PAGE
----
By Tony Collins
The internationally acclaimed Ikon art gallery will reopen to the public after a gap of five months following its enforced closure due to coronavirus.
Ikon, which has been a contemporary arts venue since it was first established in 1964, will reopen its doors in Oozells Square, Brindleyplace, on Thursday 20 August.
The new opening times are 3pm to 7pm on Thursdays, and 12-m to 4pm on Fridays, Saturdays and Sundays. It is closed Monday to Wednesday.
The gallery’s spring season of exhibitions, featuring John Newling, Judy Watson and Mariateresa Sartori, had only just started before the Covid-19 pandemic led to its closure in March.
This was a huge disappointment for the artists who had spent years preparing their exhibitions, as well as future audiences who could no longer visit.
The dates for John Newling’s ‘Dear Nature’ and Judy Watson’s exhibition have both been extended until 6 September to allow people the opportunity to view them.
Unfortunately, Ikon’s summer season, including a survey exhibition about the gallery in the 1990s and the annual Migrant Festival, inspired by Birmingham’s cultural diversity, has had to be postponed until next year.
However, from 17 September, Ikon will present an exhibition of sculptural work by Czech artist Krištof Kintera entitled THE END OF FUN! after a brief closure for installation.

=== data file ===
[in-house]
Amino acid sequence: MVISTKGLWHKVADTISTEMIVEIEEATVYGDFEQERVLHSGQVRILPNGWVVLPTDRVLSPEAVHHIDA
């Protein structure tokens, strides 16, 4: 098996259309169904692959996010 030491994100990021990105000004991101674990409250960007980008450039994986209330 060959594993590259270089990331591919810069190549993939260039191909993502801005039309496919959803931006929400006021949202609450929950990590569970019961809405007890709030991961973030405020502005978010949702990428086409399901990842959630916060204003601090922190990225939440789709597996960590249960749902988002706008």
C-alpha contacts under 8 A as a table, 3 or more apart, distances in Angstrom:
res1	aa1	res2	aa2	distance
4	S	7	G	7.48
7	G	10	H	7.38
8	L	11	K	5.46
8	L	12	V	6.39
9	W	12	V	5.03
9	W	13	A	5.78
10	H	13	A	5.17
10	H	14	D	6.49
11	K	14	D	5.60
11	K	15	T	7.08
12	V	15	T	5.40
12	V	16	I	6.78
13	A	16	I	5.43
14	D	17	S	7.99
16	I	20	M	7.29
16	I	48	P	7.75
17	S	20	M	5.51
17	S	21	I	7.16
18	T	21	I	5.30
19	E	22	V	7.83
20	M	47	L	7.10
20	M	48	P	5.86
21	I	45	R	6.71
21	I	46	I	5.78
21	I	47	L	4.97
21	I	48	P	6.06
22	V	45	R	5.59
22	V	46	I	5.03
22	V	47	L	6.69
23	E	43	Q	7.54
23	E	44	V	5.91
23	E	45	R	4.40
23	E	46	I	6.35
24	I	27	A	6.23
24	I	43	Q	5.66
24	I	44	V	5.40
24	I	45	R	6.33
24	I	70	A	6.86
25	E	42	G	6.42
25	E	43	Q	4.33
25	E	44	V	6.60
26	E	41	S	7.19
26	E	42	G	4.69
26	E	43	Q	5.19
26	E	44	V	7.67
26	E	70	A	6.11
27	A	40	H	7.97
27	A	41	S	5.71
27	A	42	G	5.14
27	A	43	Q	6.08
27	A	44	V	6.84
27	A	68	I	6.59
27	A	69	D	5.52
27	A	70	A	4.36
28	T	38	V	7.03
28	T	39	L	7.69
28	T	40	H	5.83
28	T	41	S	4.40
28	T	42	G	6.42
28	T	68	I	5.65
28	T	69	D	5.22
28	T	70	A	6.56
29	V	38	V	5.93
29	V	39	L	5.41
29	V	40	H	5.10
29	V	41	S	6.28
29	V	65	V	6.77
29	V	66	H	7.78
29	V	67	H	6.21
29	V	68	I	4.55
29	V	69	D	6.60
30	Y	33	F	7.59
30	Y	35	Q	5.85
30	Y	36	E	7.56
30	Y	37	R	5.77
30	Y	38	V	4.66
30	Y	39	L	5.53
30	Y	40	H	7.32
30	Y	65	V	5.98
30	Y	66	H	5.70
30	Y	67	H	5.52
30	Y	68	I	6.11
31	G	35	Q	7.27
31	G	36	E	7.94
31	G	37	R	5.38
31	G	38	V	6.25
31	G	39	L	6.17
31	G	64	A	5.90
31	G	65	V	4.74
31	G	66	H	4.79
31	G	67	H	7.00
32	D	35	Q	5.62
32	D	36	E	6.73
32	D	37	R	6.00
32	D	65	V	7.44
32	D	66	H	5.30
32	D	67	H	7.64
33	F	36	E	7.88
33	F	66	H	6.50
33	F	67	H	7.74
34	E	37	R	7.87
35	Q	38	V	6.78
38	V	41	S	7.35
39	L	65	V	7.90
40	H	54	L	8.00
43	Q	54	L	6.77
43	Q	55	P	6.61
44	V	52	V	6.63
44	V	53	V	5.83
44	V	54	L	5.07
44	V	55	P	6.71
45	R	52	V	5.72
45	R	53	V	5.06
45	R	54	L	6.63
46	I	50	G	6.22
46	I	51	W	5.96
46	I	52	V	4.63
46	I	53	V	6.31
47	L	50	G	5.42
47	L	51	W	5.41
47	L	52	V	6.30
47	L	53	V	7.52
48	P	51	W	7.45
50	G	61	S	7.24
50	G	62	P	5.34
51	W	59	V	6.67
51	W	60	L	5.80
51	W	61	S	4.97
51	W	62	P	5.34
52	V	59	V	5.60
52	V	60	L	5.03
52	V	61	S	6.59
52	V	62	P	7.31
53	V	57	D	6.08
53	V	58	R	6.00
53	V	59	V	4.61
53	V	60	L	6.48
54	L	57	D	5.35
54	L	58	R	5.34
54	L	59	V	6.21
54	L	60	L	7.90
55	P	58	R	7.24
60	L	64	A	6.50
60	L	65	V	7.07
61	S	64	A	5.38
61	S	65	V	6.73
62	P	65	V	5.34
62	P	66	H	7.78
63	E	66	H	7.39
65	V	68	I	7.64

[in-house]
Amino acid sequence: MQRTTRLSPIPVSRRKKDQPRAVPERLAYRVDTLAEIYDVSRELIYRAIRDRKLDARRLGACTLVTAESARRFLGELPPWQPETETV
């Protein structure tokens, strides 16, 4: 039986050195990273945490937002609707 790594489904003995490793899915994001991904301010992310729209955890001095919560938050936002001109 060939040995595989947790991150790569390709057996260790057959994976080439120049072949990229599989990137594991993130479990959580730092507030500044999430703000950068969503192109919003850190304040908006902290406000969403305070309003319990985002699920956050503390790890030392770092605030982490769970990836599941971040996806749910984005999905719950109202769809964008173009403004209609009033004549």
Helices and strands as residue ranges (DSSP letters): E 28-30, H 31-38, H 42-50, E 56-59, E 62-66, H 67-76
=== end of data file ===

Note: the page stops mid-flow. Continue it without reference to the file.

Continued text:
Admission to the Ikon gallery, which has been on its present site since 1997, is still free, but visitors are required to book online in advance.
New guidelines have also been introduced to ensure safety, including reduced capacity, one-way systems and hand sanitiser stations.
Staff at the Ikon team will also be on hand to answer any queries as they welcome visitors back.
Jonathan Watkins, director of the Ikon, said: “We are very happy to be back at Ikon, welcoming visitors in the same friendly spirit, but now with the added frisson of face masks, sanitisers and social distancing. In other words, the artistic experience we offer will be as safe as it is exciting.
“We look forward very much to sharing new adventures in new ways, as it should be with contemporary art.”
As well as the gallery space, Ikon also houses an independent shop, stocking local authors and makers, and Yorks Café, serving speciality coffee and delicious lunches.
▪ Anyone unable to visit Ikon in person is encouraged to view films, artist interviews and family activities online at https://www.ikon-gallery.org/ .
▪ As a charity, Ikon says it needs public support now more than ever. Donations can be made in person, online at http://www.ikon-gallery.org/support/ , or by calling the Ikon shop on 0121 248 0711.